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Is Apple's Denial To Unlock Shooter's iPhone Hurting Its Image?

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Is Apple's Denial To Unlock Shooter's iPhone Hurting Its Image?

Analysis

Is Apple's Denial To Unlock Shooter's iPhone Hurting Its Image?

Is Apple's Denial To Unlock Shooter's iPhone Hurting Its Image?

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  • <iframe src="https://www.npr.org/player/embed/467768224/467768225" width="100%" height="290" frameborder="0" scrolling="no" title="NPR embedded audio player">
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David Greene talks to Michael Robinson, the managing director of communications and advising firm ICR, about how Apple's standoff with the Justice Department is affecting its image.

DAVID GREENE, HOST:

You might say the case is one of privacy versus security - or in another sense, it's Apple versus the U.S. government. We're talking about Apple challenging a federal court order to help unlock an iPhone belonging to one of the shooters in San Bernardino, Calif. Some say Apple is taking a stand for privacy. The Department of Justice describes Apple's actions as a marketing move. Well, let's hear from someone who has dealt with moments like this. Michael W. Robinson is a corporate crisis communications adviser. He says for one thing, Apple has dug in for a long legal battle.

MICHAEL W. ROBINSON: It'll likely go up to the Supreme Court, I would suspect. I mean, if you look at what Apple is doing and who they've hired to help them, I think that indicates that they're preparing for an appeal. But it is a defining element of our time. And so I think this will be an issue that Congress will weigh in on. The executive branch clearly has weighed in on it. I think the judicial branch will weigh in on it.

GREENE: And Robinson also says there are not many companies that could risk going toe-to-toe with the federal government.

ROBINSON: You know, Apple is unique. Its products are revered. People believe them to be acting in society's best interest. If we were talking about a bank or an insurance company or an automobile manufacturer, they would not have the brand loyalty, the corporate reputation to withstand this kind of request from the government. This is a very legitimate request. Let's understand - this is a very legitimate request from the FBI which, indeed, is trying to find out if we are safe. For Apple, the real key going forward is that they cannot be the only people making this argument. If people view this as Apple defending its product, eventually Apple loses. If people view Apple as taking a principled stand on behalf of Americans in terms of protecting their privacy, they win.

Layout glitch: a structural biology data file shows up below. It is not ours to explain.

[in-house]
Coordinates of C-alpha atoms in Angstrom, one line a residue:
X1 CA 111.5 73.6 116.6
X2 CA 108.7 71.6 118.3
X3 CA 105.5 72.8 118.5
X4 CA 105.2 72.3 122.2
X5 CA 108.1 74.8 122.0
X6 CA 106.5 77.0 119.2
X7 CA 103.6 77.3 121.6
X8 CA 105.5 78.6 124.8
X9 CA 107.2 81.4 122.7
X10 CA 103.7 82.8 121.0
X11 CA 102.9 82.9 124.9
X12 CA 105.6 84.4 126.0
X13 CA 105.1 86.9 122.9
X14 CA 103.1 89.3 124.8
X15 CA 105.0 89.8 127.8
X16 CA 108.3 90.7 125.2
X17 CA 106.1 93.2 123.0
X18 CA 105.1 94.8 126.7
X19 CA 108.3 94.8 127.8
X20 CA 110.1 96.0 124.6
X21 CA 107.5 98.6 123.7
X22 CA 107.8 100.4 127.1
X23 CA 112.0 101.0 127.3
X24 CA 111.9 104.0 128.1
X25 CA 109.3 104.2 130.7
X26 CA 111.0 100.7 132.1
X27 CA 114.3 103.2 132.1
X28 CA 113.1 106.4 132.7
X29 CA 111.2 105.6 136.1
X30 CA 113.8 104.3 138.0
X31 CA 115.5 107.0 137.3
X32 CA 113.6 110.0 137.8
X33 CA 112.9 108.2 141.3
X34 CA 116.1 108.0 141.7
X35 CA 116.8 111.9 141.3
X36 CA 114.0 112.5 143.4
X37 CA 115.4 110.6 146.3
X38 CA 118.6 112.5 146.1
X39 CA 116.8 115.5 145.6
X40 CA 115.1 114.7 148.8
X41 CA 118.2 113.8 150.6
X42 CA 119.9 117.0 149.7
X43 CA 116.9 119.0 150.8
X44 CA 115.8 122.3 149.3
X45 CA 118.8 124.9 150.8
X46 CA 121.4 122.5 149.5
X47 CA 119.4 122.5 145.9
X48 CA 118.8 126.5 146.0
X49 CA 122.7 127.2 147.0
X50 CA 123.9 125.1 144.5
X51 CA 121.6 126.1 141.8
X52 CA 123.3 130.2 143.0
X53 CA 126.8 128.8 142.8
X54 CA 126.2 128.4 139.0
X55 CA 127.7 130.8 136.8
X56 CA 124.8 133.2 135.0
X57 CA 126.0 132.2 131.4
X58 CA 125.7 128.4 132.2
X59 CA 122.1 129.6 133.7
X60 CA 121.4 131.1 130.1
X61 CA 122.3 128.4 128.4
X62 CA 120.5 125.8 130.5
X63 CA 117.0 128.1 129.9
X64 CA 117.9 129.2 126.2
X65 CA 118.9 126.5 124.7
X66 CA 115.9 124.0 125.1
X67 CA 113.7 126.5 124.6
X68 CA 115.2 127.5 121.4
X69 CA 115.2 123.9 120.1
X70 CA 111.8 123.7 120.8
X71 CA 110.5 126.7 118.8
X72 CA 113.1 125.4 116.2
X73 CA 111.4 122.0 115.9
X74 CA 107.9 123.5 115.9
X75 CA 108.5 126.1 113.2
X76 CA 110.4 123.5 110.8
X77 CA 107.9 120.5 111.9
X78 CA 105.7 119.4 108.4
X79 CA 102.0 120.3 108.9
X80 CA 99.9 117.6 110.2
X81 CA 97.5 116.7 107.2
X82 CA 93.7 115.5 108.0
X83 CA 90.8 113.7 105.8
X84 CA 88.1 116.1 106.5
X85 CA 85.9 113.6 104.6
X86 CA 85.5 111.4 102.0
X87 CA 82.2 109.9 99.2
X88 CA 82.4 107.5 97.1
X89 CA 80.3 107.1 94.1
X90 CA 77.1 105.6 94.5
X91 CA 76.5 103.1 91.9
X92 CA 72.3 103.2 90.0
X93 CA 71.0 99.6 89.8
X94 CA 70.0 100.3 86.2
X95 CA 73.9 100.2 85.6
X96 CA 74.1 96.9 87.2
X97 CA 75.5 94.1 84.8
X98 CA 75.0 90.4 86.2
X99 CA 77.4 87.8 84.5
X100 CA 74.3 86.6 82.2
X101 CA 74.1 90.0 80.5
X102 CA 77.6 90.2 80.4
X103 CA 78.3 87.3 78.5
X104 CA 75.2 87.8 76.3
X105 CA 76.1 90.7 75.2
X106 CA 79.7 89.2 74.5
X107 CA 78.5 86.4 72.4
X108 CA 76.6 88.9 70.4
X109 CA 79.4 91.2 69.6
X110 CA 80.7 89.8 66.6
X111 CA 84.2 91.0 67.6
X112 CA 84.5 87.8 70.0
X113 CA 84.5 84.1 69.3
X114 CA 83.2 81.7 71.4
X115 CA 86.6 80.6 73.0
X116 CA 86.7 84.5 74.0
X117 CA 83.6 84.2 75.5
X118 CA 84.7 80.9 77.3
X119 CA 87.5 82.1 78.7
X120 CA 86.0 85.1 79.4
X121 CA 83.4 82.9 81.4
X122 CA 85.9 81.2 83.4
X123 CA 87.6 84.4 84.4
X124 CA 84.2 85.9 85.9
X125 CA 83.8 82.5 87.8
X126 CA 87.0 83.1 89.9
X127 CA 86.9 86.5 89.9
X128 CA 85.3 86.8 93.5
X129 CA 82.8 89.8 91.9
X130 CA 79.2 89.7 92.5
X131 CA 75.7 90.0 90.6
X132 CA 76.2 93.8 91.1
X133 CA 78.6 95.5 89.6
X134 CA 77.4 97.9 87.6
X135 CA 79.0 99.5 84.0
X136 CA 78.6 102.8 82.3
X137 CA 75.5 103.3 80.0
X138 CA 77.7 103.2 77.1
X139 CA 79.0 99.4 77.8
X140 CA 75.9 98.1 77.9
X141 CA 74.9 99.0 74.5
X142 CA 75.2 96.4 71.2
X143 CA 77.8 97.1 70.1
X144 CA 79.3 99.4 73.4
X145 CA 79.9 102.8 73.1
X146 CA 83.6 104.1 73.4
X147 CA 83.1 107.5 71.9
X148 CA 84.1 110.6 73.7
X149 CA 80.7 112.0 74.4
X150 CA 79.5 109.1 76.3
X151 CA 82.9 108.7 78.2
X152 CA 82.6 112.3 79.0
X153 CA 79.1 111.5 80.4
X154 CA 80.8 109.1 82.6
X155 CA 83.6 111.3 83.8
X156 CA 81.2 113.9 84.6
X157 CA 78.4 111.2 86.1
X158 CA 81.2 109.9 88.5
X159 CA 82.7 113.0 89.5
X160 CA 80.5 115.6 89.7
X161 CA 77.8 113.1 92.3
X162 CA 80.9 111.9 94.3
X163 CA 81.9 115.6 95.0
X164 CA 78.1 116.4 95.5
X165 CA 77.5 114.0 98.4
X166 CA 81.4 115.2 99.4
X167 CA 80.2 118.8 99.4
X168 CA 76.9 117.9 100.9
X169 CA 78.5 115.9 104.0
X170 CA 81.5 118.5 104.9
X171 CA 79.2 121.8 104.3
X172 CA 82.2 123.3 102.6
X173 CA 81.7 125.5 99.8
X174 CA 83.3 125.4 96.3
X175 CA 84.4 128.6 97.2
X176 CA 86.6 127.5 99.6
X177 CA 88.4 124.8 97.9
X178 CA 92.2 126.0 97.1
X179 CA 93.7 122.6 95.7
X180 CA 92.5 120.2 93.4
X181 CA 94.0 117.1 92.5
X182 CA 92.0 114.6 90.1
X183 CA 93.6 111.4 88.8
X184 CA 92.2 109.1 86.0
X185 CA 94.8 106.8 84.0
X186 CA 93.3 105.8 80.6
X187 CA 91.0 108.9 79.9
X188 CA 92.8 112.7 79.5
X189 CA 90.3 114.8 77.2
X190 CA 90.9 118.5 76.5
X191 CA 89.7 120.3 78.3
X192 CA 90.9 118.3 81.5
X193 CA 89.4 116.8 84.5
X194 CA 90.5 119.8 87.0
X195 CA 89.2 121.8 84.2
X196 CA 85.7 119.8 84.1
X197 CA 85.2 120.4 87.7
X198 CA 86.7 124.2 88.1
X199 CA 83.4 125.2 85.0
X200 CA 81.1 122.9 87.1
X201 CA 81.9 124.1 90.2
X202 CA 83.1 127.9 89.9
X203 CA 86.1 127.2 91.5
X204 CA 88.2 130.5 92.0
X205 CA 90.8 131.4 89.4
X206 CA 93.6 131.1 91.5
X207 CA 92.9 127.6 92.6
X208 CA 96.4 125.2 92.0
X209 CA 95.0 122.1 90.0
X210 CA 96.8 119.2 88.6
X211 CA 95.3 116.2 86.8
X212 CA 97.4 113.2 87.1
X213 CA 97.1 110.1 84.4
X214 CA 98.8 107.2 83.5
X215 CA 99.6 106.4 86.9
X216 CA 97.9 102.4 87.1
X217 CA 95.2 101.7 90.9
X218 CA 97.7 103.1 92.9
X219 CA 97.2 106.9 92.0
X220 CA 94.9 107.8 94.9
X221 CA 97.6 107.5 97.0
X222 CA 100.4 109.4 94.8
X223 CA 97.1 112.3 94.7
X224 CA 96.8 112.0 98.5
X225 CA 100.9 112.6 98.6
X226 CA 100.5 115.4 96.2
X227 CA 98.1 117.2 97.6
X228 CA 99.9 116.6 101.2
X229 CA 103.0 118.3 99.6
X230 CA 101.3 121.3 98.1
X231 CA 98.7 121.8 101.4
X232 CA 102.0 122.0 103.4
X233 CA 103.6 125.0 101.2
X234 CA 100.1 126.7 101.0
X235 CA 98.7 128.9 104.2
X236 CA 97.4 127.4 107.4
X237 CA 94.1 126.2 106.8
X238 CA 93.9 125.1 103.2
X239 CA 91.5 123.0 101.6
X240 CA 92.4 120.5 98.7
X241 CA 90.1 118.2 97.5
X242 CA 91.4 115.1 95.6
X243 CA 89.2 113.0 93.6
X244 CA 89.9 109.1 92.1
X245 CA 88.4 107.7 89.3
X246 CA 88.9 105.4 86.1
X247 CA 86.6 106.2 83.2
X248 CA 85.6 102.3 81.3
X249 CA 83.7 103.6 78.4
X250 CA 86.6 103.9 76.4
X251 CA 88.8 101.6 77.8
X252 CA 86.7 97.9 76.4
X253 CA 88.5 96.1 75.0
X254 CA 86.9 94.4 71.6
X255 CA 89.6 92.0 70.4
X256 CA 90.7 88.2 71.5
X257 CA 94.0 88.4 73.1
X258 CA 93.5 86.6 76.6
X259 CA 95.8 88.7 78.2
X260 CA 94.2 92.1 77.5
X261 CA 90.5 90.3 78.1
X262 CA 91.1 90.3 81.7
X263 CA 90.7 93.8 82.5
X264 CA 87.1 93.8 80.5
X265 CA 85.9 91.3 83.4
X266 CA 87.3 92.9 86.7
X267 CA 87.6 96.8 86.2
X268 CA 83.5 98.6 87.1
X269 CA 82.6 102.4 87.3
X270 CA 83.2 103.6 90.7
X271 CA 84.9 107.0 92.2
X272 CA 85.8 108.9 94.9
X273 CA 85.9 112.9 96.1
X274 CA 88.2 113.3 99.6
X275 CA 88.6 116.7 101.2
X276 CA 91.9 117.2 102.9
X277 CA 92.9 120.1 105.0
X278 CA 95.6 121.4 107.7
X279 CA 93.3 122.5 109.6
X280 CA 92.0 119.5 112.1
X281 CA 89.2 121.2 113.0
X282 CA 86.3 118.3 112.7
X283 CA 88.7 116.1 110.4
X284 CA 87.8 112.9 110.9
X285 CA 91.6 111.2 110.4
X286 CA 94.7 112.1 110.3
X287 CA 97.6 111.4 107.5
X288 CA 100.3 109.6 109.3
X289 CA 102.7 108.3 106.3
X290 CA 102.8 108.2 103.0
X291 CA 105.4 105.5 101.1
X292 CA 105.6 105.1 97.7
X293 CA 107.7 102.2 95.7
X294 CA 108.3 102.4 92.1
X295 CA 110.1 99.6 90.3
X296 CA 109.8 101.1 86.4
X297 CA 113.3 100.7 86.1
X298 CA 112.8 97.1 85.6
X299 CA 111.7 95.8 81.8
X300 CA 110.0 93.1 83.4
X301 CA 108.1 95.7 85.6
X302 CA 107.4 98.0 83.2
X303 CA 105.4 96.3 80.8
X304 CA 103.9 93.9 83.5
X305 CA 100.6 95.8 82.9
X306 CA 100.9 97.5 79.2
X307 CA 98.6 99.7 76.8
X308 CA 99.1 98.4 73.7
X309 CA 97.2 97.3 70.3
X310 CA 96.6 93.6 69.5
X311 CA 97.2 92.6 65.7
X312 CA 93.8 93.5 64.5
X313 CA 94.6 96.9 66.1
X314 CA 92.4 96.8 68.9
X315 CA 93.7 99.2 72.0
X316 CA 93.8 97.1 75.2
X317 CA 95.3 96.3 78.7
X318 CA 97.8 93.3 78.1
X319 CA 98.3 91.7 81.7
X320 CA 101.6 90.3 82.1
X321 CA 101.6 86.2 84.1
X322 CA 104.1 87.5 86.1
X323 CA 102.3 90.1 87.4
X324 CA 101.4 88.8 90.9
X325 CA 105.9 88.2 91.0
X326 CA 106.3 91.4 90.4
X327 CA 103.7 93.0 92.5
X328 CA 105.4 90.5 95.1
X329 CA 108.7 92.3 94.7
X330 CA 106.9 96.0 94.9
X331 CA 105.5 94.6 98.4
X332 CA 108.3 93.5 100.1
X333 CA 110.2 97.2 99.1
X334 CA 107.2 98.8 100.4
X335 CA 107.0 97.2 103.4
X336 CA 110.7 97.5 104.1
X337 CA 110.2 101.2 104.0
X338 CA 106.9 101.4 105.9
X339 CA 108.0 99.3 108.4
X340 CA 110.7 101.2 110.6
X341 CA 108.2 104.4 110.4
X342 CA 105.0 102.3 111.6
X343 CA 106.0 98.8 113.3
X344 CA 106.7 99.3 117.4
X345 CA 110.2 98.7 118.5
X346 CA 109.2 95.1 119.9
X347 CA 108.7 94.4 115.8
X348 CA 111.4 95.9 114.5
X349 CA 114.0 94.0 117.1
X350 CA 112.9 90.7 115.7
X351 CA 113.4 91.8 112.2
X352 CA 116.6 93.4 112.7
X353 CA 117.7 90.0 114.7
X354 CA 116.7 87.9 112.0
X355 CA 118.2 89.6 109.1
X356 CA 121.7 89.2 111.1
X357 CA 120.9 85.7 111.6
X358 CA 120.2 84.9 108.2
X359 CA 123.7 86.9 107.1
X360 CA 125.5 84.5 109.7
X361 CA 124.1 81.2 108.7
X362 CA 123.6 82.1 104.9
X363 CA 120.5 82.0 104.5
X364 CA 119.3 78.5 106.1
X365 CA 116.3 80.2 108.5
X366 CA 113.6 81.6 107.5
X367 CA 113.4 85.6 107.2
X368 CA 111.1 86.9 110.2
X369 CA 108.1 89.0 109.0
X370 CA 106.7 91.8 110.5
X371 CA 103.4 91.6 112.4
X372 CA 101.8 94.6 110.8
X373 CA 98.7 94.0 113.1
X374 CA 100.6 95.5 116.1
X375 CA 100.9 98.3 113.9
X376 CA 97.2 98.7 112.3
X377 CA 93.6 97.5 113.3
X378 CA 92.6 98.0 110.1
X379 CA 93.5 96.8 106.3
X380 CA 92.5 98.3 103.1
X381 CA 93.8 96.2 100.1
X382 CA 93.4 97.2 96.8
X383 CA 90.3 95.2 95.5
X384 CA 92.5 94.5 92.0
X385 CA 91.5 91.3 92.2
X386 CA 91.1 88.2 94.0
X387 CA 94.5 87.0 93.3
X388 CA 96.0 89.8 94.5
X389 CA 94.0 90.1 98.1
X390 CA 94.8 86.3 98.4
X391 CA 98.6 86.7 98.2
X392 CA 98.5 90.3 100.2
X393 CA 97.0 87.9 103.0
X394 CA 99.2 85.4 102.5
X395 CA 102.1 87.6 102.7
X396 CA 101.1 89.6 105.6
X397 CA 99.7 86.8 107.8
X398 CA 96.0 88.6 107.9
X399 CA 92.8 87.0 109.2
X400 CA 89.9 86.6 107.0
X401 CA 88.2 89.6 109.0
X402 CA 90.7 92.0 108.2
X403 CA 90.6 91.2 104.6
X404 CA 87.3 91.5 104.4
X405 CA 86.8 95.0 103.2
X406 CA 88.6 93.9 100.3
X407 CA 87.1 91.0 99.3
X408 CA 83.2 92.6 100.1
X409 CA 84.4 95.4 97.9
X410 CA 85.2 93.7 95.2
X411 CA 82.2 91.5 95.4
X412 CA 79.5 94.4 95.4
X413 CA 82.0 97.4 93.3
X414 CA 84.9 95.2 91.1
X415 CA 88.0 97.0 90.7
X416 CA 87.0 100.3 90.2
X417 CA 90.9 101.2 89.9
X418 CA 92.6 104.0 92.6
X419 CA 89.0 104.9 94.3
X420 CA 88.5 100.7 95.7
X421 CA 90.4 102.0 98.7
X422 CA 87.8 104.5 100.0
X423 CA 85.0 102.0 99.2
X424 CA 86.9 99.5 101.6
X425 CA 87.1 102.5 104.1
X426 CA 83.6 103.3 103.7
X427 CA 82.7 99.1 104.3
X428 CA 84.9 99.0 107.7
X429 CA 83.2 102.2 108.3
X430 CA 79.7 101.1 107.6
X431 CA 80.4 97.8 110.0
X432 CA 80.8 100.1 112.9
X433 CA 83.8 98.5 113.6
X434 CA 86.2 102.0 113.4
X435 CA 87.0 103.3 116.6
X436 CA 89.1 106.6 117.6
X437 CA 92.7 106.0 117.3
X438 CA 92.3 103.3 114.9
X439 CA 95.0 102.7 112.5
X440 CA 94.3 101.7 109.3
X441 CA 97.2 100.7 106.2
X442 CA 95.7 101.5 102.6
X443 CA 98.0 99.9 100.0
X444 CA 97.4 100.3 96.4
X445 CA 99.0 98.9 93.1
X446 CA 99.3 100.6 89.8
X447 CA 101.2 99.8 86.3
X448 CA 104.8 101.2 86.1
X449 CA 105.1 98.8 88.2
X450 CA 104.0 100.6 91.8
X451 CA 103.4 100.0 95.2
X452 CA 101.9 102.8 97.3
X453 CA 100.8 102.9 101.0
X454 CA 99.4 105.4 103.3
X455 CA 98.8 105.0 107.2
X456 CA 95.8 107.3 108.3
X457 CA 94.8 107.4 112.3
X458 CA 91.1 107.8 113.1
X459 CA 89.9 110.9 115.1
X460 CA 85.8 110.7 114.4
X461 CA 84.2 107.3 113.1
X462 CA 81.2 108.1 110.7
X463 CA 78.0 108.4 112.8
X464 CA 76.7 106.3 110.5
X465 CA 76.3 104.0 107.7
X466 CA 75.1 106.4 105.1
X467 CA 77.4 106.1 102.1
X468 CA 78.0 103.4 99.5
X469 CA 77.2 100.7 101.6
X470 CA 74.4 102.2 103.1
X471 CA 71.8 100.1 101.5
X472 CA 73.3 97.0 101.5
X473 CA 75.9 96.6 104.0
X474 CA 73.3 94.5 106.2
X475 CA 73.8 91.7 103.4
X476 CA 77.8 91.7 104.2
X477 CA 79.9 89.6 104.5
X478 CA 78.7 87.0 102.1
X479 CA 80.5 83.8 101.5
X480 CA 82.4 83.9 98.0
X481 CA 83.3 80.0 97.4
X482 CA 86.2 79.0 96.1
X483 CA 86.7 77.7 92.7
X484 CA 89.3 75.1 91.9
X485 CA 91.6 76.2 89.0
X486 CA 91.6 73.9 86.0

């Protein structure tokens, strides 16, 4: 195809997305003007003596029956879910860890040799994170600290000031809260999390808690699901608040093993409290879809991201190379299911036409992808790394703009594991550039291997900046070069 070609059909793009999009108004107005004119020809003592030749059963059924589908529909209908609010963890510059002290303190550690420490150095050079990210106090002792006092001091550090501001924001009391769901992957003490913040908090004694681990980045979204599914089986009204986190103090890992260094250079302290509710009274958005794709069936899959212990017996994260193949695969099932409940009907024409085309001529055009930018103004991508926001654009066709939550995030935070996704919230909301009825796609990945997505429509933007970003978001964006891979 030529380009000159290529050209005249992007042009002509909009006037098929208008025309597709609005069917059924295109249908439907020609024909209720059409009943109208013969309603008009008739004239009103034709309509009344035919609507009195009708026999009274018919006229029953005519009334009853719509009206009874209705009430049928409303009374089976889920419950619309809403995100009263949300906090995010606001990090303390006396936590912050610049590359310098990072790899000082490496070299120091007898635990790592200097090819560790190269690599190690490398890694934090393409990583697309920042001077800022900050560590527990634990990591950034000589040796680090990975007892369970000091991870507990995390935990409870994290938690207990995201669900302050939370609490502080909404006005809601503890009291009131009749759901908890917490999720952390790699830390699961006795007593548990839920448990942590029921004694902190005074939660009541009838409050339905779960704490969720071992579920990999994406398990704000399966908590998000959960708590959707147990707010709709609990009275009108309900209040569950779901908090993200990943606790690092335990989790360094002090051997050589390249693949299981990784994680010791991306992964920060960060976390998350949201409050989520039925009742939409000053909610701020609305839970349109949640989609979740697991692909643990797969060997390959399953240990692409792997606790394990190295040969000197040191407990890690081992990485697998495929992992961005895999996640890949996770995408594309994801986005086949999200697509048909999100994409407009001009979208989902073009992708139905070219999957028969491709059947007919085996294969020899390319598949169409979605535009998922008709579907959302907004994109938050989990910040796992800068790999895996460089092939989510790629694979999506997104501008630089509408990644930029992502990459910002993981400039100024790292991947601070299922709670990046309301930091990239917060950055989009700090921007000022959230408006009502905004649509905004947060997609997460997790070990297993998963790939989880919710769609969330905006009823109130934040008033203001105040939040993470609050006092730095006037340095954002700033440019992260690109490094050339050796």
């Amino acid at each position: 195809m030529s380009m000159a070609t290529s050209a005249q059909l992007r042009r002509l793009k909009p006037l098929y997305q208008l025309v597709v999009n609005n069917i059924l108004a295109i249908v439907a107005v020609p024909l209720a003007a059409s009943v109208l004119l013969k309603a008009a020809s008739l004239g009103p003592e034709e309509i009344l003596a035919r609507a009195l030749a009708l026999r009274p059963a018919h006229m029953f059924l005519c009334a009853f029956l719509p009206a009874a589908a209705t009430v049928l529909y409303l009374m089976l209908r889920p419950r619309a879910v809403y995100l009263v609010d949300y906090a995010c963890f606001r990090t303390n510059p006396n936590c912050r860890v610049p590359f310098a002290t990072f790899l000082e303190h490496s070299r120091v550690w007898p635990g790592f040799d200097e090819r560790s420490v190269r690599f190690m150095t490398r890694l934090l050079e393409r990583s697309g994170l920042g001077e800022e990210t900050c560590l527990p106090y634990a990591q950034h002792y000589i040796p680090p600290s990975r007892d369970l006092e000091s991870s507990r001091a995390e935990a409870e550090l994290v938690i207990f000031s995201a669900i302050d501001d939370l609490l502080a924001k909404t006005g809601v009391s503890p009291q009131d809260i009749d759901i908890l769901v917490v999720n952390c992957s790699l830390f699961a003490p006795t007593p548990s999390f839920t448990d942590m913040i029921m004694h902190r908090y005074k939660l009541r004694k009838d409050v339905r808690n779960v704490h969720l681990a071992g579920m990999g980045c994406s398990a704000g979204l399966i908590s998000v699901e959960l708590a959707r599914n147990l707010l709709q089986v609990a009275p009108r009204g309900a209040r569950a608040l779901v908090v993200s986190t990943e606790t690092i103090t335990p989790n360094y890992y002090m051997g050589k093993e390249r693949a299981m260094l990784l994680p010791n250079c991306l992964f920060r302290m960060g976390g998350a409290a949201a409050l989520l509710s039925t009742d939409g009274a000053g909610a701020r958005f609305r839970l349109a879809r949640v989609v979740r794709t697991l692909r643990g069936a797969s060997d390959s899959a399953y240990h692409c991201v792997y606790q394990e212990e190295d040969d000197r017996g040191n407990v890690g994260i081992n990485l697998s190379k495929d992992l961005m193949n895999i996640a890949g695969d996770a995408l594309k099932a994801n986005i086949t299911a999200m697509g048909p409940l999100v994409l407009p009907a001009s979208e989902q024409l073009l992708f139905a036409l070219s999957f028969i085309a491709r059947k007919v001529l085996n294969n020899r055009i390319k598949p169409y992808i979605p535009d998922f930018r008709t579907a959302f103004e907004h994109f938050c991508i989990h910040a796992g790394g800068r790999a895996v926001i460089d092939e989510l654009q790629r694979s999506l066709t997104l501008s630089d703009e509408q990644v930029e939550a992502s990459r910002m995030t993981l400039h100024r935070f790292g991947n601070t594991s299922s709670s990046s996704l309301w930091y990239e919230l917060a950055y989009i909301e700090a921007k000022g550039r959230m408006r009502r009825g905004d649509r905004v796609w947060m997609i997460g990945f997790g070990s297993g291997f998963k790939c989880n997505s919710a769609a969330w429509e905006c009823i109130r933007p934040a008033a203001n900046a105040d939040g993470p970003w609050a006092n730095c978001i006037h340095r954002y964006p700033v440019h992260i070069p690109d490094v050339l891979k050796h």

GREENE: And looking like you are taking a stand for people has to be something that would help any company, regardless of the eventual outcome here.

ROBINSON: Well, that's absolutely right. And Apple's always been a genius at getting people to understand what they need before they really need it. Yesterday you saw Mark Zuckerberg and Facebook, others begin to weigh in and say Apple's doing the right thing. We agree. But this is a debate that isn't going to end this week. Apple has an opportunity to help write the law, if you will, for certainly the next decade, if not number of decades. This is a very important debate for Americans, and in fact for the world, to be having right now.

GREENE: But if - Michael Robinson, if - with such a division of opinion here, I mean, is there a risk in Apple sort of fighting this court order and looking like they are not putting a priority on protecting Americans?

ROBINSON: There's a huge risk for Apple here. But that's why they have to make this an issue that's a broad-based coalition. They can't fight this alone. They can start it. And they have. And there are a lot of people who think they've done the right thing. But ultimately, this has to be much bigger than Apple, if you can imagine there is such a thing. This has to be as many voices in chorus as they can possibly gather.

GREENE: So that's the risk here. If they look like they're fighting this alone, things could go badly for the company, potentially.

ROBINSON: Well, if they look like they're fighting this alone, they'll look like they're protecting their product. And that's the issue. They can't look like they're defending a product. They have to look like they're defending a right.

GREENE: All right, Michael W. Robinson - he's managing director of the strategic communications firm ICR, and he works in crisis communications - talking to us about Apple. Mr. Robinson, thanks so much.

ROBINSON: Well, thank you.

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